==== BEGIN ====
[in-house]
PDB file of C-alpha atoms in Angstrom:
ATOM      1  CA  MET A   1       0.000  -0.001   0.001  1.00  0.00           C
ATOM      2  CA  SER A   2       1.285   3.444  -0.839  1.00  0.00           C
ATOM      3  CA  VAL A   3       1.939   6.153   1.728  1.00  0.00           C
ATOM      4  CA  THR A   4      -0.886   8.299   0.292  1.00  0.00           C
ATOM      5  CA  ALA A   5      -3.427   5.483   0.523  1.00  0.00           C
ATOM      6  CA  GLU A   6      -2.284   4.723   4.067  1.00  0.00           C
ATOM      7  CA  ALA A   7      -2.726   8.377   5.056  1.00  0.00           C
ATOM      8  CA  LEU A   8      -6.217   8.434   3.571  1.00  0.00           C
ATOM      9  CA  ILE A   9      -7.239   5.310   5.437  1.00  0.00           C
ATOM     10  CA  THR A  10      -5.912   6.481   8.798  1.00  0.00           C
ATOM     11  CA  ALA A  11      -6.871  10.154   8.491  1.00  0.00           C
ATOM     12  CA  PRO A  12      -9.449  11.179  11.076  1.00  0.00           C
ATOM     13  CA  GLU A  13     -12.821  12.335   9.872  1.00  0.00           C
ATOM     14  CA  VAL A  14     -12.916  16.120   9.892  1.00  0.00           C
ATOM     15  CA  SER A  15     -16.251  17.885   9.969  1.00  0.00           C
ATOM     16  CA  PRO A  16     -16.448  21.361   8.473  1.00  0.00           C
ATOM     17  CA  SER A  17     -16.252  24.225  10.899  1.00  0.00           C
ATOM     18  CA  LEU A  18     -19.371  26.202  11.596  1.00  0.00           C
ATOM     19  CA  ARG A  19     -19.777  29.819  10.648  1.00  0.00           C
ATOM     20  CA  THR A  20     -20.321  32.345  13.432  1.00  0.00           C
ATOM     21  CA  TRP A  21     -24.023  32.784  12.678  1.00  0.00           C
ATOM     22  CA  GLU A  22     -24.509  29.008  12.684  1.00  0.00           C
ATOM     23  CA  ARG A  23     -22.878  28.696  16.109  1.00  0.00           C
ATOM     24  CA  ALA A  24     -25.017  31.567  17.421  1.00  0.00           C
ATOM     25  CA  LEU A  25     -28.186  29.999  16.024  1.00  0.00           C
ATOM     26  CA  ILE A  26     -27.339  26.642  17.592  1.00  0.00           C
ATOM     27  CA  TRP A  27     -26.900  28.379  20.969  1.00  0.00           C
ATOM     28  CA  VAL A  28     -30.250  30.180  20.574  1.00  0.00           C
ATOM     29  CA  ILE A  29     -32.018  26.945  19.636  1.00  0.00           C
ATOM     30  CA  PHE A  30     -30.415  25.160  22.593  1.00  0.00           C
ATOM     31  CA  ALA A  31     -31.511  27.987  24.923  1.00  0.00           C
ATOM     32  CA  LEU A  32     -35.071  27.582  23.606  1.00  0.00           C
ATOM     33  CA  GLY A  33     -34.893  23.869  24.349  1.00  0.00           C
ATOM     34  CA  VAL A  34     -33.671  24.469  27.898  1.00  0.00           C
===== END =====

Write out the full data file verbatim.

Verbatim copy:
[in-house]
PDB file of C-alpha atoms in Angstrom:
ATOM      1  CA  MET A   1       0.000  -0.001   0.001  1.00  0.00           C
ATOM      2  CA  SER A   2       1.285   3.444  -0.839  1.00  0.00           C
ATOM      3  CA  VAL A   3       1.939   6.153   1.728  1.00  0.00           C
ATOM      4  CA  THR A   4      -0.886   8.299   0.292  1.00  0.00           C
ATOM      5  CA  ALA A   5      -3.427   5.483   0.523  1.00  0.00           C
ATOM      6  CA  GLU A   6      -2.284   4.723   4.067  1.00  0.00           C
ATOM      7  CA  ALA A   7      -2.726   8.377   5.056  1.00  0.00           C
ATOM      8  CA  LEU A   8      -6.217   8.434   3.571  1.00  0.00           C
ATOM      9  CA  ILE A   9      -7.239   5.310   5.437  1.00  0.00           C
ATOM     10  CA  THR A  10      -5.912   6.481   8.798  1.00  0.00           C
ATOM     11  CA  ALA A  11      -6.871  10.154   8.491  1.00  0.00           C
ATOM     12  CA  PRO A  12      -9.449  11.179  11.076  1.00  0.00           C
ATOM     13  CA  GLU A  13     -12.821  12.335   9.872  1.00  0.00           C
ATOM     14  CA  VAL A  14     -12.916  16.120   9.892  1.00  0.00           C
ATOM     15  CA  SER A  15     -16.251  17.885   9.969  1.00  0.00           C
ATOM     16  CA  PRO A  16     -16.448  21.361   8.473  1.00  0.00           C
ATOM     17  CA  SER A  17     -16.252  24.225  10.899  1.00  0.00           C
ATOM     18  CA  LEU A  18     -19.371  26.202  11.596  1.00  0.00           C
ATOM     19  CA  ARG A  19     -19.777  29.819  10.648  1.00  0.00           C
ATOM     20  CA  THR A  20     -20.321  32.345  13.432  1.00  0.00           C
ATOM     21  CA  TRP A  21     -24.023  32.784  12.678  1.00  0.00           C
ATOM     22  CA  GLU A  22     -24.509  29.008  12.684  1.00  0.00           C
ATOM     23  CA  ARG A  23     -22.878  28.696  16.109  1.00  0.00           C
ATOM     24  CA  ALA A  24     -25.017  31.567  17.421  1.00  0.00           C
ATOM     25  CA  LEU A  25     -28.186  29.999  16.024  1.00  0.00           C
ATOM     26  CA  ILE A  26     -27.339  26.642  17.592  1.00  0.00           C
ATOM     27  CA  TRP A  27     -26.900  28.379  20.969  1.00  0.00           C
ATOM     28  CA  VAL A  28     -30.250  30.180  20.574  1.00  0.00           C
ATOM     29  CA  ILE A  29     -32.018  26.945  19.636  1.00  0.00           C
ATOM     30  CA  PHE A  30     -30.415  25.160  22.593  1.00  0.00           C
ATOM     31  CA  ALA A  31     -31.511  27.987  24.923  1.00  0.00           C
ATOM     32  CA  LEU A  32     -35.071  27.582  23.606  1.00  0.00           C
ATOM     33  CA  GLY A  33     -34.893  23.869  24.349  1.00  0.00           C
ATOM     34  CA  VAL A  34     -33.671  24.469  27.898  1.00  0.00           C